Union Bank v. Hyde,
19 U.S. 572 (1821)

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U.S. Supreme Court

Union Bank v. Hyde, 19 U.S. 6 Wheat. 572 572 (1821)

Union Bank v. Hyde

19 U.S. (6 Wheat.) 572


A protest of an inland bill or promissory note is not necessary, nor is it evidence of the facts stated in it.

A protest belongs altogether to foreign mercantile transactions, upon which it is an indispensable incident to making a drawer of a bill or endorser of a note liable. On foreign bills it is the evidence of demand and an indispensable step toward the legal notice of nonpayment in consequence of which the undertaking of the drawer or endorser becomes absolute. Hence of foreign transactions it is justly predicated of a protest that it has a legal or binding effect.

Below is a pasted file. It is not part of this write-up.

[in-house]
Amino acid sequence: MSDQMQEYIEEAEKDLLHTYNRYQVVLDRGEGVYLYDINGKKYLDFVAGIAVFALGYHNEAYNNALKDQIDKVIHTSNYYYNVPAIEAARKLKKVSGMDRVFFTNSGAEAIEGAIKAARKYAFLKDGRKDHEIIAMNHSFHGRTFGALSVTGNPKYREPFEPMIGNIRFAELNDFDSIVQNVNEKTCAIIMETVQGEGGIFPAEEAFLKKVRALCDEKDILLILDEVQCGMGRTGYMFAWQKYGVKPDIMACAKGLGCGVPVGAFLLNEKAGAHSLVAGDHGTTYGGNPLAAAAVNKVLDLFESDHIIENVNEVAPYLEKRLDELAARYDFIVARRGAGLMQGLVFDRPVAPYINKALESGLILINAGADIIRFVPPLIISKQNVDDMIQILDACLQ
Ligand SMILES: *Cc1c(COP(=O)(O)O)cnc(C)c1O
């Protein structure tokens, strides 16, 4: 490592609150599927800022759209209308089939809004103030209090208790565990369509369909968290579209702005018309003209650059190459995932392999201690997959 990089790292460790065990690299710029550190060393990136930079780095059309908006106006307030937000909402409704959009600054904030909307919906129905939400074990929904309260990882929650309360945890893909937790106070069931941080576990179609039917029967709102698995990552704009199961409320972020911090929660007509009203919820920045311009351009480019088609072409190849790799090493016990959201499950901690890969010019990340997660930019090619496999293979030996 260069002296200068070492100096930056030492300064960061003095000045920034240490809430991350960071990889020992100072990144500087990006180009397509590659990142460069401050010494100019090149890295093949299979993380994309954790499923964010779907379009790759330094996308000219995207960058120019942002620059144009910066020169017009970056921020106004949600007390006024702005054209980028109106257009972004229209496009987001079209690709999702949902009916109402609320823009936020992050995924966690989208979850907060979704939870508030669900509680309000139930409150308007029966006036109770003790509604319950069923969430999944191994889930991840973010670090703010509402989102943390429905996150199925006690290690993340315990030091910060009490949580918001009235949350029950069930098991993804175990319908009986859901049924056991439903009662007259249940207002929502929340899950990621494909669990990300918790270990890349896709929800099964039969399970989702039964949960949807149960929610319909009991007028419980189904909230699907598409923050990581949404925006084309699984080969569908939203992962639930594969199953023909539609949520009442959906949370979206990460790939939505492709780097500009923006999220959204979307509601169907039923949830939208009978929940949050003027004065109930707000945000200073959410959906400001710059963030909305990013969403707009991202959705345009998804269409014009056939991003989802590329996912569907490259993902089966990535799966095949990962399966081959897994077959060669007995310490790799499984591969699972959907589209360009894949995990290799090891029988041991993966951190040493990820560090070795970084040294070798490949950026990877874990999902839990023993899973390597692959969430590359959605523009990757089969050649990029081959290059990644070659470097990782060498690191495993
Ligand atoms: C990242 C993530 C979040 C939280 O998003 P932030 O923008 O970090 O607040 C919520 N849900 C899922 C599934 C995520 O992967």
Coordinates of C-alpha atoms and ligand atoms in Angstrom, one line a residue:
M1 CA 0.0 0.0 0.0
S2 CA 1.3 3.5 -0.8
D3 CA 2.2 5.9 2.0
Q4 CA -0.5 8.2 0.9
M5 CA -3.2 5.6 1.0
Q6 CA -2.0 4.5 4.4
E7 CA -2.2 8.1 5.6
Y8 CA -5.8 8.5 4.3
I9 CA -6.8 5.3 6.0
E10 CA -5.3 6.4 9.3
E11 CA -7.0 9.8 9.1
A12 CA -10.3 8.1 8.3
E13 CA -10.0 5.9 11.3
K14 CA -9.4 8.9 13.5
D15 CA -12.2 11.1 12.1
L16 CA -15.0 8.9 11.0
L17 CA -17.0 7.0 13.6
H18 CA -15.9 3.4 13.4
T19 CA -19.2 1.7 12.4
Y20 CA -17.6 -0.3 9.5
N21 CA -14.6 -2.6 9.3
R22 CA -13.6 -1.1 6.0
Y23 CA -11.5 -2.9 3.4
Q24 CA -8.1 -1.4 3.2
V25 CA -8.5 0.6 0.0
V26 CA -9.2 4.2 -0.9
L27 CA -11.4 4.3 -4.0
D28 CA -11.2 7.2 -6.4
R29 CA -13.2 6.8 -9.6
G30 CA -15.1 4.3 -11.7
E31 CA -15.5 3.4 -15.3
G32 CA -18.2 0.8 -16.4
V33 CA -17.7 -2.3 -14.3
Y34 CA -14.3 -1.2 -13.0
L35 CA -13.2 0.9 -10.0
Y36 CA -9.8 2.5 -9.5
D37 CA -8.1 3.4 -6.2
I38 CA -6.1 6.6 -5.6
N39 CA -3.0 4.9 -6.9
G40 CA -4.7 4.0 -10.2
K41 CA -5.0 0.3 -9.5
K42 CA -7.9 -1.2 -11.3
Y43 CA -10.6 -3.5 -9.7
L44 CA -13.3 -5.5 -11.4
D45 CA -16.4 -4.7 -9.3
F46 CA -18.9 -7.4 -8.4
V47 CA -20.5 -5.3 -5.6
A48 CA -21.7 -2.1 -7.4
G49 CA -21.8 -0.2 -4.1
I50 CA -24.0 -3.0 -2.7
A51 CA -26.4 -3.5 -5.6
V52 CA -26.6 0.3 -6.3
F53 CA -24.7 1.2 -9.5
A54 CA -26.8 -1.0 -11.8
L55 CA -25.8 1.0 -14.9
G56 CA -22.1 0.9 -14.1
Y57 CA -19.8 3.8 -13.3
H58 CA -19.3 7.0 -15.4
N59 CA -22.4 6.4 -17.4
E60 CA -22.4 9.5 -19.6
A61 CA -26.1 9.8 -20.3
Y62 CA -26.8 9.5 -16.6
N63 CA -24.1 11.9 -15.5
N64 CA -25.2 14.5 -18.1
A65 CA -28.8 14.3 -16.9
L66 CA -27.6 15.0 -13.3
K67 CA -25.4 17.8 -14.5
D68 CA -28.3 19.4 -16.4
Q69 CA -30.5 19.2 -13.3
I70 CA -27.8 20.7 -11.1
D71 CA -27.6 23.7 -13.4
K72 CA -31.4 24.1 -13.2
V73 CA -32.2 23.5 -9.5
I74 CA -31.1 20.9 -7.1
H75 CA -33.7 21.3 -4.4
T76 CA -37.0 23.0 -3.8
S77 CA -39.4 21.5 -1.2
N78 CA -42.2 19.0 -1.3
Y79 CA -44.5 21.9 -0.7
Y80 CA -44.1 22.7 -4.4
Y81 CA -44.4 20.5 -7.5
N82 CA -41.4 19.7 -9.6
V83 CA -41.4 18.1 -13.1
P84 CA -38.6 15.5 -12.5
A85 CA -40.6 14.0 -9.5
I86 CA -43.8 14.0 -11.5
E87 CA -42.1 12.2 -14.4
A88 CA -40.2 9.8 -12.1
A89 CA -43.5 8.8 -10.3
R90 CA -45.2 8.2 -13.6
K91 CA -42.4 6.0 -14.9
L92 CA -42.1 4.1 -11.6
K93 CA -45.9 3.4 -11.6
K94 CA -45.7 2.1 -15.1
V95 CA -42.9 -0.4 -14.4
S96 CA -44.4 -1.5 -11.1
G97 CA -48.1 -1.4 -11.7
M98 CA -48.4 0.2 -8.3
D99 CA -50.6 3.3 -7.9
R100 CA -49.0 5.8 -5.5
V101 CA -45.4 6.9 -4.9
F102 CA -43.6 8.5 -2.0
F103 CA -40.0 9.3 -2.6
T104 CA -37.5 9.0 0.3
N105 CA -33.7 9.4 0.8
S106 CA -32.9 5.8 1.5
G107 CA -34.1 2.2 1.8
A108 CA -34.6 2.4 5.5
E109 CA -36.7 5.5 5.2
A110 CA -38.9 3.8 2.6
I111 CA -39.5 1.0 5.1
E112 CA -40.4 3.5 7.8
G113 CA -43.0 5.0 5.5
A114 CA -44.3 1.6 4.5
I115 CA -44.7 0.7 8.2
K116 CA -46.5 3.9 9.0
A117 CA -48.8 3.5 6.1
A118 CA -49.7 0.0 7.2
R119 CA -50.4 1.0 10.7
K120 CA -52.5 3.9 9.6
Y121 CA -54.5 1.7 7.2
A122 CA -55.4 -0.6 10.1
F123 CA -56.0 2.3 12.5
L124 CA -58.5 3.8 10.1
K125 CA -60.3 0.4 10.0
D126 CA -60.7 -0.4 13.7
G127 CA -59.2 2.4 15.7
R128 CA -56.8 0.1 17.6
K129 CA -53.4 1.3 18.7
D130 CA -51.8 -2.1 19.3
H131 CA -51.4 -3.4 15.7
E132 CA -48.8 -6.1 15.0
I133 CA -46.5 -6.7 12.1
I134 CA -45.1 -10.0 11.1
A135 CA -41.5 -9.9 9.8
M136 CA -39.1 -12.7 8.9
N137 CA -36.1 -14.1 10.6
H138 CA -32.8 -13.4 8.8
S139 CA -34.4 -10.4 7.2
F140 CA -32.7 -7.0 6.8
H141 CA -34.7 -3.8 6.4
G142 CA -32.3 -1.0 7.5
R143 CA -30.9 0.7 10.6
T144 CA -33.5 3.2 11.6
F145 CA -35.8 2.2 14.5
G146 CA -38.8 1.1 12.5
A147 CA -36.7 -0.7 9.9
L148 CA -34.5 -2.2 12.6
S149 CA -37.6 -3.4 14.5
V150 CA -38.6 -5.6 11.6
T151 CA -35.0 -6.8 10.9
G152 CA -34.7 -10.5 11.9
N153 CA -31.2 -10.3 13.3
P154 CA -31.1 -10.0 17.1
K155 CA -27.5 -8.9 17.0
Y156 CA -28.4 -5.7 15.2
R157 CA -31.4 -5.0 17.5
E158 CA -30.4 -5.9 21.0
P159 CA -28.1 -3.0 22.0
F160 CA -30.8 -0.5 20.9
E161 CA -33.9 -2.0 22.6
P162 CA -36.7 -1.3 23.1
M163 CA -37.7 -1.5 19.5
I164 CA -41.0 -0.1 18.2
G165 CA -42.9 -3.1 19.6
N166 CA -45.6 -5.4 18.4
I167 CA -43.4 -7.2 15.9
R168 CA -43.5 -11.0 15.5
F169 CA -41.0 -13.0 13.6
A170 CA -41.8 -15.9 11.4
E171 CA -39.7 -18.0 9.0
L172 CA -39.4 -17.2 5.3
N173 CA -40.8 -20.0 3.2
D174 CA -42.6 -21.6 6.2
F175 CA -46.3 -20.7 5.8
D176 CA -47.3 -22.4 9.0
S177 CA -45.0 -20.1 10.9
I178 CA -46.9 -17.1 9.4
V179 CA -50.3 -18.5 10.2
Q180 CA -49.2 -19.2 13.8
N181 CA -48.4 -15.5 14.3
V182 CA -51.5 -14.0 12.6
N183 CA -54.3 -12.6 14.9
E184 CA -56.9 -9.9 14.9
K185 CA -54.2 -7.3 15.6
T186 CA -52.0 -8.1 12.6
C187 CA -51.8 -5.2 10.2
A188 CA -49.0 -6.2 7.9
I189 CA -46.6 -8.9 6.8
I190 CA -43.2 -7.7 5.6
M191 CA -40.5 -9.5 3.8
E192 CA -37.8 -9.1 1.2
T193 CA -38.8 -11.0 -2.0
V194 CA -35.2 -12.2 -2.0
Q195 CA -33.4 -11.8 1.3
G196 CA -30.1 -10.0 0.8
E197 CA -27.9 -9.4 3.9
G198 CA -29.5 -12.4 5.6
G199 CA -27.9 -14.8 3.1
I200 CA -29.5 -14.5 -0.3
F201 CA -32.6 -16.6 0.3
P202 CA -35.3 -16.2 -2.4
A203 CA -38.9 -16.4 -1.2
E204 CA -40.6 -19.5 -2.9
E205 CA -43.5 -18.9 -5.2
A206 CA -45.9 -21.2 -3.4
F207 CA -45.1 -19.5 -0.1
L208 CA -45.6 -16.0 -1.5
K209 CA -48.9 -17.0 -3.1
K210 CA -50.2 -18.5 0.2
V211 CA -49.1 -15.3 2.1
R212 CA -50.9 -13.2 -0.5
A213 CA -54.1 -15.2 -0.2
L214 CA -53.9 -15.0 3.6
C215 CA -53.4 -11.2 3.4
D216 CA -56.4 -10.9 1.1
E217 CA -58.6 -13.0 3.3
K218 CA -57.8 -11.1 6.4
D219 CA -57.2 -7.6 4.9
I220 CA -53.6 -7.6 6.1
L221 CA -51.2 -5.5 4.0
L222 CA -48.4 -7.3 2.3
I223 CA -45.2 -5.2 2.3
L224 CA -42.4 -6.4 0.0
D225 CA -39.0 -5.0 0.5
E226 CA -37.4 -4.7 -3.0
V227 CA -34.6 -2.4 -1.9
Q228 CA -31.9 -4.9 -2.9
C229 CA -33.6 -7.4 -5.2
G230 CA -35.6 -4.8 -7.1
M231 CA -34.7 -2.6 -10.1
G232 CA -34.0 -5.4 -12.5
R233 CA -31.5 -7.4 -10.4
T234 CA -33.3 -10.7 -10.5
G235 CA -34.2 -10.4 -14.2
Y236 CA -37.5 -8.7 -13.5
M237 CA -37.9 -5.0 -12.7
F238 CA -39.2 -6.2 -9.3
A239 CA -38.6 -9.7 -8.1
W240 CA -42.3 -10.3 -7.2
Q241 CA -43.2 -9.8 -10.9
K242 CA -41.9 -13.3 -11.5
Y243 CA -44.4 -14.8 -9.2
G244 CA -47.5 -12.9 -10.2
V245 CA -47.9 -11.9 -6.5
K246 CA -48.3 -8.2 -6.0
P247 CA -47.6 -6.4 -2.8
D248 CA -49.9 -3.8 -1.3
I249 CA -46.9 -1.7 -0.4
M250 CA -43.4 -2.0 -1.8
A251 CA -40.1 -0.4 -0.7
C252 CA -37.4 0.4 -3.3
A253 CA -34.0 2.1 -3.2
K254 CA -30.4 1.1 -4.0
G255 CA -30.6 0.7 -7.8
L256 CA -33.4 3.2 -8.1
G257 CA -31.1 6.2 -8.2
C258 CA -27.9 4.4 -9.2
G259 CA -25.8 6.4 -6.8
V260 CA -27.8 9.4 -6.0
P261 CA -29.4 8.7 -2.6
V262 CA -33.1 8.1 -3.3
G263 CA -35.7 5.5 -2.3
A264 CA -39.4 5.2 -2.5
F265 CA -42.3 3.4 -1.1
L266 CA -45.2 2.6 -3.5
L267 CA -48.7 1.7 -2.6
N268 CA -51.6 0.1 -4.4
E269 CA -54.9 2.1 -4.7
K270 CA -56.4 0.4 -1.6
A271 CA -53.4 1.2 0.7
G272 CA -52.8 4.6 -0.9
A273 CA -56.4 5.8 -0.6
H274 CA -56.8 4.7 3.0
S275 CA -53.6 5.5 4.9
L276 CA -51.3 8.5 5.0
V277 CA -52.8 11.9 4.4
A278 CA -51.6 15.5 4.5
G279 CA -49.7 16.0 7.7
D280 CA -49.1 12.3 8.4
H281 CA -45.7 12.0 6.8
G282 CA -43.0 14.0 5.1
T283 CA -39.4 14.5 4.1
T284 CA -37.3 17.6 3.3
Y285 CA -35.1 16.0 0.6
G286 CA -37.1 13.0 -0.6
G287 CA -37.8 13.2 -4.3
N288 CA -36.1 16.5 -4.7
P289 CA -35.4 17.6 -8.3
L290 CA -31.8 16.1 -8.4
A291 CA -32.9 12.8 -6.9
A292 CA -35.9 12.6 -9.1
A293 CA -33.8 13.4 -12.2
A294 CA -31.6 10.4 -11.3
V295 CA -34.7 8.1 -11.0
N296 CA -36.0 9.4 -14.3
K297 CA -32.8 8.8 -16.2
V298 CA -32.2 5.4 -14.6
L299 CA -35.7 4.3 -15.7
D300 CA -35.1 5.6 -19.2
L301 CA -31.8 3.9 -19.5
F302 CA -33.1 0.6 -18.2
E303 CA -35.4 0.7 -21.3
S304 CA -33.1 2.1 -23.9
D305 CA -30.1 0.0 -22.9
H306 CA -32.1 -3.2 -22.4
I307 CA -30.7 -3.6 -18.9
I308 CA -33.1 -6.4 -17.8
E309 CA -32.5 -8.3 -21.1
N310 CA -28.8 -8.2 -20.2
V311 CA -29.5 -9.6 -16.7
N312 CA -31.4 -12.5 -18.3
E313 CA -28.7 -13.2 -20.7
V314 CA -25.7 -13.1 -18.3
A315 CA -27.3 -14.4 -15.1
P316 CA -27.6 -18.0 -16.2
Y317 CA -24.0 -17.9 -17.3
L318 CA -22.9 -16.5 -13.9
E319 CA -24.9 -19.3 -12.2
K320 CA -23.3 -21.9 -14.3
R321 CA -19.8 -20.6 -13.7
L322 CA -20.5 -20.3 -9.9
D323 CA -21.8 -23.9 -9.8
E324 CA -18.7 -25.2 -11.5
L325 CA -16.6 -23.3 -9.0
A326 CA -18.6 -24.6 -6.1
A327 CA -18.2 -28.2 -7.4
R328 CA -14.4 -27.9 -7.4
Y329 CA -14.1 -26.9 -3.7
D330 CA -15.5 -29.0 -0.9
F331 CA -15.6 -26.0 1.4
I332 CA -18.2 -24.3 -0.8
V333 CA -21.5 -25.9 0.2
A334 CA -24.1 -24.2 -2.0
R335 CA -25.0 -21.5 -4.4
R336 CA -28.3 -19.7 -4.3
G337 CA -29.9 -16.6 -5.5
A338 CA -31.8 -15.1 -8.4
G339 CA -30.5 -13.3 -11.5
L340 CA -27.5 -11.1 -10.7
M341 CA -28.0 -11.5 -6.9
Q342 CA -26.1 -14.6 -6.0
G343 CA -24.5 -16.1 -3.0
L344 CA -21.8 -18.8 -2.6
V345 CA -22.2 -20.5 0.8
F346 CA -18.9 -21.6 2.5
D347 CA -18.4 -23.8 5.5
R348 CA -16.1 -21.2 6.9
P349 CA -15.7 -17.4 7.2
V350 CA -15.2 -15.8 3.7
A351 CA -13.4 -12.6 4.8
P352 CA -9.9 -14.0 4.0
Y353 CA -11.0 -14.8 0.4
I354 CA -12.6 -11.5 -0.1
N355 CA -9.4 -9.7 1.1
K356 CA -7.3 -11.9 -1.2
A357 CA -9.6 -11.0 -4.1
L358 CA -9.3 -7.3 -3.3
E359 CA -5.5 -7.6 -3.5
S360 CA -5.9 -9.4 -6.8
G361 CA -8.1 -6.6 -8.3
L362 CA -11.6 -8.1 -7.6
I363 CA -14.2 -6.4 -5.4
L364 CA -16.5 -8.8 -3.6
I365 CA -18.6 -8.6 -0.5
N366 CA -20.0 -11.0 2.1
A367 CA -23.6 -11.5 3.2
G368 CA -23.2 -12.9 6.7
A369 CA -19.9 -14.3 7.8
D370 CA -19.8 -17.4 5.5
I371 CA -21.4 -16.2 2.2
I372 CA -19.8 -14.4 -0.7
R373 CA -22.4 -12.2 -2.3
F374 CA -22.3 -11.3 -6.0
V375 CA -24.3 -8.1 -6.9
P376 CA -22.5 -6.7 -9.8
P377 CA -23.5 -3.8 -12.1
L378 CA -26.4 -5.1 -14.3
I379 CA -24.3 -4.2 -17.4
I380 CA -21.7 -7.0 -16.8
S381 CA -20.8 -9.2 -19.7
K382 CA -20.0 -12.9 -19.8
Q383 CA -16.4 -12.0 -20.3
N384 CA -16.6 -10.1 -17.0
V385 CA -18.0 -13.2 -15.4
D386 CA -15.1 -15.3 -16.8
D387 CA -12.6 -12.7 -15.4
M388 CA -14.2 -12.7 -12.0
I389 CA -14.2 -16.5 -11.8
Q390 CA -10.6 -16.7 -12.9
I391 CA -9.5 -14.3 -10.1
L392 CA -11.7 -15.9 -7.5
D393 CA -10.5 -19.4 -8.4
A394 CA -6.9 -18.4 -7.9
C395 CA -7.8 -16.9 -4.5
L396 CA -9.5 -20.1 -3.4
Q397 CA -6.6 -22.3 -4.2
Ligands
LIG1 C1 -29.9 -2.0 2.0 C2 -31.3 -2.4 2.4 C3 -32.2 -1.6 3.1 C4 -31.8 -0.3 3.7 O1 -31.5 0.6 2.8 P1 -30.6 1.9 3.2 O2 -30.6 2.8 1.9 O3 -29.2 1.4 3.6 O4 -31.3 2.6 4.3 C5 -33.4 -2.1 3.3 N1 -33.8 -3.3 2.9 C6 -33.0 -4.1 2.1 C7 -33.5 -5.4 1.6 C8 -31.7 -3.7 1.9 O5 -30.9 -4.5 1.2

The following undertaking of the endorser of a promissory note,

"I do request that hereafter any note that may fall due in the Union Bank in which I am or may be endorser shall not be protested, as I will consider myself bound in the same manner as if the said notes had been or should be legally protested,"

held to be ambiguous as to whether it amounted to a waiver of demand and notice, and parol proof admitted to show that it was the understanding of the parties that the demand and notice required by law to charge the endorser, should be dispensed with.

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